Those gender norms have no doubt been called into question, however.

For instance, the Bumble dating app only allows females to make the first move, turning the trend on its head.

In any case, Lau had no qualms at all about getting proposed to.

It was in fact sort of his idea to have her propose. Yong shares:

"The whole thing started really because he is someone that is very funny and also very confident in himself. So he's always saying like, 'eh you know like I'm such a good catch. You should be the one proposing to me.'"

In an equal and fair relationship, Lau says, "the guy would like to be on the receiving end also."

Equal and fair works both ways however, as Lau eventually managed to beat Yong to the proposal. As both of them started to feel more ready for marriage, they independently came up with the idea of proposing on Lau's birthday.

It was Lau who executed his plan first, roping in Yong's friends to help plan the occasion.

She said yes, of course, and resolved to carry out her proposal nonetheless.

"If she were to propose to me first, back then, I would actually be quite grateful," said Lau.

Had Yong proposed first, Lau says, he would still have proposed back.

But it would have been a relief for him — "relief that I would already have her agreement."

What's in a proposal?

In Singapore, many couples plan ahead to ballot for a Build to Order (BTO) flat and often do so before they are ready to be engaged or married.

This means that by the time they propose, they are already committed — if not to each other, then at least to the purchase of a home together.

To Lau, proposing marriage still has significance even in these circumstances.

Arguably, agreeing to purchase a home is a very significant commitment.

But there is a lot more that one commits to in marriage than buying a flat: becoming the default recipient of the other's CPF savings, needing to care for each others' parents or families, potentially having a change in one's citizenship prospects (or, those of their children) — these practical, but real aspects of marriage may not be top of mind when one agrees to ballot for a BTO.

Perhaps this is why, in Lau's view, the one proposing first would have to take the "pressure" of being the one to ask.

As Lau puts it: "You don't just ask for the sake of asking, you want your partner to actually want to marry you."

Thus, he pushed through with his plan to propose first, even though he knew Yong was planning to do the same.

And while Yong didn't end up proposing first, she nonetheless felt all the pressure of planning for it.

"It requires a lot of strength and humility," she says, recalling how she approached Lau's parents to "ask for permission".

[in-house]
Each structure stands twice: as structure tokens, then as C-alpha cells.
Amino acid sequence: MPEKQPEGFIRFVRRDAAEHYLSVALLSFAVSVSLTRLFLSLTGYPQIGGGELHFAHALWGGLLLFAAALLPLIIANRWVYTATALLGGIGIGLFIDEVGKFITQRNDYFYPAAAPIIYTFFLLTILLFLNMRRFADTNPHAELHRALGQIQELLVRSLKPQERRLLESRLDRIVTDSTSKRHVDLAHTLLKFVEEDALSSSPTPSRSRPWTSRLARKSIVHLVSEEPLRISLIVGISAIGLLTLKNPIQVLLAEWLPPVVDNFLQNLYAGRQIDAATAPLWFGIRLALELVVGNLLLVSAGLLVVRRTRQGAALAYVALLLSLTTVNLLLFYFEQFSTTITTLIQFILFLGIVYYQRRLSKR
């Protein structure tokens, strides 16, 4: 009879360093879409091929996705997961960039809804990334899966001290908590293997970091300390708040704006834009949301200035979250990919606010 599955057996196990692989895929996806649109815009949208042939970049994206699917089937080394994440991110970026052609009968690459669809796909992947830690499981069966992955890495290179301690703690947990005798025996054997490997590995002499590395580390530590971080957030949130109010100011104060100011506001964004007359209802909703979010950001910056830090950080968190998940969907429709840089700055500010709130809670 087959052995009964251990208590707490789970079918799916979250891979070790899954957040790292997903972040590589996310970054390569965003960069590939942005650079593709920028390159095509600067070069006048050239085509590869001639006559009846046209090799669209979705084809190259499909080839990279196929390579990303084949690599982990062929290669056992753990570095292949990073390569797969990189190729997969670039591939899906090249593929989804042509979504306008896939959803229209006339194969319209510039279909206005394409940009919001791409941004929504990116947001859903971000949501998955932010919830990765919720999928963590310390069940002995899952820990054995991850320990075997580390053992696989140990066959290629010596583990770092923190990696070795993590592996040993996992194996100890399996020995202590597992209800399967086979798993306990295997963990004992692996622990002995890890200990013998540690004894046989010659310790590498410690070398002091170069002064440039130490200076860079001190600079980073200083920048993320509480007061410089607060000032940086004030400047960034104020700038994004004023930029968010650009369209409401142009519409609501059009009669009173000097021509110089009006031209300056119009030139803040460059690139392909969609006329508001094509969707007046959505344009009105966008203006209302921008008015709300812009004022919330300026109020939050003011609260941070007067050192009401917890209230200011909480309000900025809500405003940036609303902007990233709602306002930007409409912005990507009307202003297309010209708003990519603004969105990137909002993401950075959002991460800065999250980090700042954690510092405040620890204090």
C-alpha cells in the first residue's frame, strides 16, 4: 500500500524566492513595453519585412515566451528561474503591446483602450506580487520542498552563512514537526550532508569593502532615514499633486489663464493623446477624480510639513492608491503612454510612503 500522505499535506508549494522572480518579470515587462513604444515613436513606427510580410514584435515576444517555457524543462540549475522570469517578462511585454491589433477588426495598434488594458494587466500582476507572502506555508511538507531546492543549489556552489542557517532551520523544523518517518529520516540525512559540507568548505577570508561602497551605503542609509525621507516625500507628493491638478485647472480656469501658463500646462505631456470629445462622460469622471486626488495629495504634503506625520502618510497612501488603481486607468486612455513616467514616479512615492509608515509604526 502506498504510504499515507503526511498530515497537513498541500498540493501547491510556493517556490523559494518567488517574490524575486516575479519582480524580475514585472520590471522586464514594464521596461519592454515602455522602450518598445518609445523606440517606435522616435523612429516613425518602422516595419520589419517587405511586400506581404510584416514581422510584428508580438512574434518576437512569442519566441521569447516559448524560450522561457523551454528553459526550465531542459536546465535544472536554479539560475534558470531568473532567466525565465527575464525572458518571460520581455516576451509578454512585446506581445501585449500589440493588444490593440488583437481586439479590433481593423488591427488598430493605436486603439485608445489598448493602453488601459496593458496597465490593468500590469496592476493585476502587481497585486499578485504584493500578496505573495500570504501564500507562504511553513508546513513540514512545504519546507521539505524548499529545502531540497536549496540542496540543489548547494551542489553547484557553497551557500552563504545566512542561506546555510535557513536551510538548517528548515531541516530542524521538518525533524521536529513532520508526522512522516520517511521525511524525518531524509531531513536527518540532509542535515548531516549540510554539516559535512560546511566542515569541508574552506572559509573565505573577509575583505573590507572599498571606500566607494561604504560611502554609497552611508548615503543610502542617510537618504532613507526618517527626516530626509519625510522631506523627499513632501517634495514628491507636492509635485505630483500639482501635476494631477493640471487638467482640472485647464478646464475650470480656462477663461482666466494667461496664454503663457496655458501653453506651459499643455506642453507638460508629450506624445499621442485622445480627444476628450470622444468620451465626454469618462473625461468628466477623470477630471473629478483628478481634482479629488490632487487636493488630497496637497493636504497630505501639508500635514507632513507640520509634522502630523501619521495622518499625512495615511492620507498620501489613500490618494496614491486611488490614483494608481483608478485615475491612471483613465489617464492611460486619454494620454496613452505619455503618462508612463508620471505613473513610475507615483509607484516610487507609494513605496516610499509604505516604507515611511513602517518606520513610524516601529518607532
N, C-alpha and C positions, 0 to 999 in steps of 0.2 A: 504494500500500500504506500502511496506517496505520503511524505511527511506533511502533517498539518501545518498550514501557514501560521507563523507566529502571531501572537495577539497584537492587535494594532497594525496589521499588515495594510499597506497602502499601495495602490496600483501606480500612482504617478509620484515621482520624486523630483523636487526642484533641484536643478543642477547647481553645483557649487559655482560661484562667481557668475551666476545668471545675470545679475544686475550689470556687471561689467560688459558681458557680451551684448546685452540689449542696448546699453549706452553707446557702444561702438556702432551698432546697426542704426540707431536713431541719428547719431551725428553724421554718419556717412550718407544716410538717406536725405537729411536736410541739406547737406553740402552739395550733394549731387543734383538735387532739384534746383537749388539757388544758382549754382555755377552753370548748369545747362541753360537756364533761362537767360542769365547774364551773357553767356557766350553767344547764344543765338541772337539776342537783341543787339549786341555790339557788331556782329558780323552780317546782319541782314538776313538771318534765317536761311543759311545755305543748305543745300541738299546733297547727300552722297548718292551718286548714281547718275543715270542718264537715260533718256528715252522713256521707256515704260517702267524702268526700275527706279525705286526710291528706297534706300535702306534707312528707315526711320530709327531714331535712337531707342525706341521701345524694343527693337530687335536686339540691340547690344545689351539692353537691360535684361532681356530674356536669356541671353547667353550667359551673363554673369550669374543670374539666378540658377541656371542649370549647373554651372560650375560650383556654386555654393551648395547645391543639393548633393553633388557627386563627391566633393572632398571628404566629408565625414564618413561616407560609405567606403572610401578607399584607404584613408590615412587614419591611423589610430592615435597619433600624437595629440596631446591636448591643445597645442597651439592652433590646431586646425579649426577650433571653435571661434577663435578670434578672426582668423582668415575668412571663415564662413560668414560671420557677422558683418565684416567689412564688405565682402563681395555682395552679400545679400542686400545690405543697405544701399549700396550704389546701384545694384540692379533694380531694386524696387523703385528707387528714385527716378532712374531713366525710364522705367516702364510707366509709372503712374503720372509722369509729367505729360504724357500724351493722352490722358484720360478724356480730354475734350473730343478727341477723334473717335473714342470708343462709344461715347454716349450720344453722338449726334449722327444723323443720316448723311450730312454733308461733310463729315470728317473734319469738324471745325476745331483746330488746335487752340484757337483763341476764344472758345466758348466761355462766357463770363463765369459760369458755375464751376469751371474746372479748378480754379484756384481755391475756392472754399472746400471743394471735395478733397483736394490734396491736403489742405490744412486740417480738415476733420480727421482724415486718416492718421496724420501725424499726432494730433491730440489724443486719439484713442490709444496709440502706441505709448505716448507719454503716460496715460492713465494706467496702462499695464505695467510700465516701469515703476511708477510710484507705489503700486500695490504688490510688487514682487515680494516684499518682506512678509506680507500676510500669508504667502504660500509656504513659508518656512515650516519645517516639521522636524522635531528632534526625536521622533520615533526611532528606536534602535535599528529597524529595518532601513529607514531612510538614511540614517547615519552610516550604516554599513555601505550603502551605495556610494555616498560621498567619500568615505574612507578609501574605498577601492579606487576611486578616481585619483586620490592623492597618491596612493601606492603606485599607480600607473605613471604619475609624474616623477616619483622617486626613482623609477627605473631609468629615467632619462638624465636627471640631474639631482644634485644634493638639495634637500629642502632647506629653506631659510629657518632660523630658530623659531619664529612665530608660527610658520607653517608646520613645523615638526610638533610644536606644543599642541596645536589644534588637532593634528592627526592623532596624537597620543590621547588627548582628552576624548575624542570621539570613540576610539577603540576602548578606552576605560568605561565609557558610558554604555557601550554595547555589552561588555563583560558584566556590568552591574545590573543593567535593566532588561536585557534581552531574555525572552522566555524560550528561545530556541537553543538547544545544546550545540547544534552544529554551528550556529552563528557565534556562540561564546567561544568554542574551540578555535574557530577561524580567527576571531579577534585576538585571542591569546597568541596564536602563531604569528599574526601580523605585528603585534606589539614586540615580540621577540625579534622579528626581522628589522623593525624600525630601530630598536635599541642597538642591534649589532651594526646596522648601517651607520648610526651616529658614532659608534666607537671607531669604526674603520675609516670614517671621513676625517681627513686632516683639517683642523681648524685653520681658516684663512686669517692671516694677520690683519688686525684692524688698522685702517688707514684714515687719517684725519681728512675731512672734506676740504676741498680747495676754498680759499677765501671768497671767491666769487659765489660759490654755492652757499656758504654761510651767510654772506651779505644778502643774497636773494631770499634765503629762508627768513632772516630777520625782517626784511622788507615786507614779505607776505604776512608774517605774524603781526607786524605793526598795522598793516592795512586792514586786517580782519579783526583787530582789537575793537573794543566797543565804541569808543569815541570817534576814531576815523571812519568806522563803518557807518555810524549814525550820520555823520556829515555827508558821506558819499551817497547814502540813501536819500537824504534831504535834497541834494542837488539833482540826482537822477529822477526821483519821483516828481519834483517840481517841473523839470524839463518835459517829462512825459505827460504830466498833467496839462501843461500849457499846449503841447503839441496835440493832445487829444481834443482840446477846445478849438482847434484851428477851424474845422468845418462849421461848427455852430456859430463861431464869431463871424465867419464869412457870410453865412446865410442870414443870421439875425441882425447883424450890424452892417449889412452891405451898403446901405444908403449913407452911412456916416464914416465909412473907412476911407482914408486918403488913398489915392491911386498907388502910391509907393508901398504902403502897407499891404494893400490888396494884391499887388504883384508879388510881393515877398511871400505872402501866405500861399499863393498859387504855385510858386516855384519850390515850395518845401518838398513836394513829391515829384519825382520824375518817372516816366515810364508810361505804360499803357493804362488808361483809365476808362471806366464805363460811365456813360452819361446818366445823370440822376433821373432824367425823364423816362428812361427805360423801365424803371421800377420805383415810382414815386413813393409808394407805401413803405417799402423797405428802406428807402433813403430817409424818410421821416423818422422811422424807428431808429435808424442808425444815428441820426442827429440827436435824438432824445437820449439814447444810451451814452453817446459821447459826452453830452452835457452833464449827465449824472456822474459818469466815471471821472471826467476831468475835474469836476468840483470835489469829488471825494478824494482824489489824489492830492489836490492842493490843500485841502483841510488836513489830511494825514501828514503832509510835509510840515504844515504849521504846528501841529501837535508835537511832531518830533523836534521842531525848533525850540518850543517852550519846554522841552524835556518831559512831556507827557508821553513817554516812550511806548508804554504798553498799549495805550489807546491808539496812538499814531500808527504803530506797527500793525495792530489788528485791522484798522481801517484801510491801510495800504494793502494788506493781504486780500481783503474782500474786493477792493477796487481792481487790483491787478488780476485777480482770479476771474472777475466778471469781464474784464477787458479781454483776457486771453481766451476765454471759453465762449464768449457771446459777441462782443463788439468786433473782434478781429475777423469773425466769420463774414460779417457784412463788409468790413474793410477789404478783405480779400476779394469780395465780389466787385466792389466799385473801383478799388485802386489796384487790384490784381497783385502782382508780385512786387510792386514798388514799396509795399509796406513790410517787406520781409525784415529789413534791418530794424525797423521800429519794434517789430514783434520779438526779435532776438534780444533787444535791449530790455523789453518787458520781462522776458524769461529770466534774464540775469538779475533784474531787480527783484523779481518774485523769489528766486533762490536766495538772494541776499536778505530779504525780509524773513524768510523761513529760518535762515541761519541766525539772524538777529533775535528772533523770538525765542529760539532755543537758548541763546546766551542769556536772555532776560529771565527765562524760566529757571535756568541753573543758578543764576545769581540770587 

"I really did go to his mum and ask her 'Is it okay if I propose to Sebas?' And when you do that, right, you become really vulnerable, because that is that person's parent, and you want to be accepted by the parent. So that in itself is also not easy to do.

Because by asking that, you must know that you proved your worth to the parent first."

What does it take for a woman to propose marriage?

A proposal is not an easy feat. But why is it harder to propose marriage as a woman?

Perhaps what Yong found out is that if you want to overturn one aspect of a tradition, you really have to overturn it all.

Because, if tradition is not on your side, you end up having to rewrite the whole script.

Yong's surprise counter-proposal eventually happened, with Yong and Lau going for a pizza meal, followed by ice cream — exactly what they'd had on their first date.

The venue for ice cream — and the proposal — was O Happi Place, a cafe in Everton Park, which Yong selected after considering its layout, how it was already nicely decorated, and how the route to the cafe from the parking lot would allow her to create a photo-walk similar to the one Lau made for her.

GIF via O Happi Place on Instagram

Of course, he said yes.

Photo via O Happi Place on Instagram

Beliefs change faster than behaviour

It can often be easier to go through the motions of conventionally-accepted practices, even if you don't necessarily believe in them.

That's probably the case with every couple who goes through with wedding traditions while having less-than-full knowledge of the practices' origins.

For example, the tradition of not seeing each other the day before the wedding is widely practised.

Its status as a widely accepted traditional practice means that many have not thought about its possible less-than-romantic roots.

One common theory is that it's a cultural spillover from a bygone era where marriages were arranged, and grooms were not allowed to see their brides until the wedding night, to reduce the chances that they would back out if the bride's looks were not up to expectations.

Today, for many couples, it is a superstitious insurance policy of sorts.

Would they agree with the origin of the tradition? Probably not. Would it hurt to just comply? Probably not.

Questioning tradition is easy, but rewriting it can be challenging.

At the end of the day, their two proposals took quite a bit of planning, but things seem to have worked out well for Yong and Lau.

They're also mindful to keep their two proposal events — happy and significant as they were — in their rightful place. As Yong recalls from Lau's proposal speech:

"He actually said, although this moment is very meaningful, and it's a very important moment, it will still also only be one of the many moments that we will have in our life, because we are going to be together for a long time, right? And I think that really struck a chord in me."

Lau jumps in to say that the couple have their sights set on their life together, past the "checkpoints" of their proposals and their wedding:

"I think what draws us together is that we think of a life together, far ahead. Even after the marriage itself."

Yong adds: "And there'll be many, many more meaningful, memorable moments."

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Top image courtesy of Amanda Yong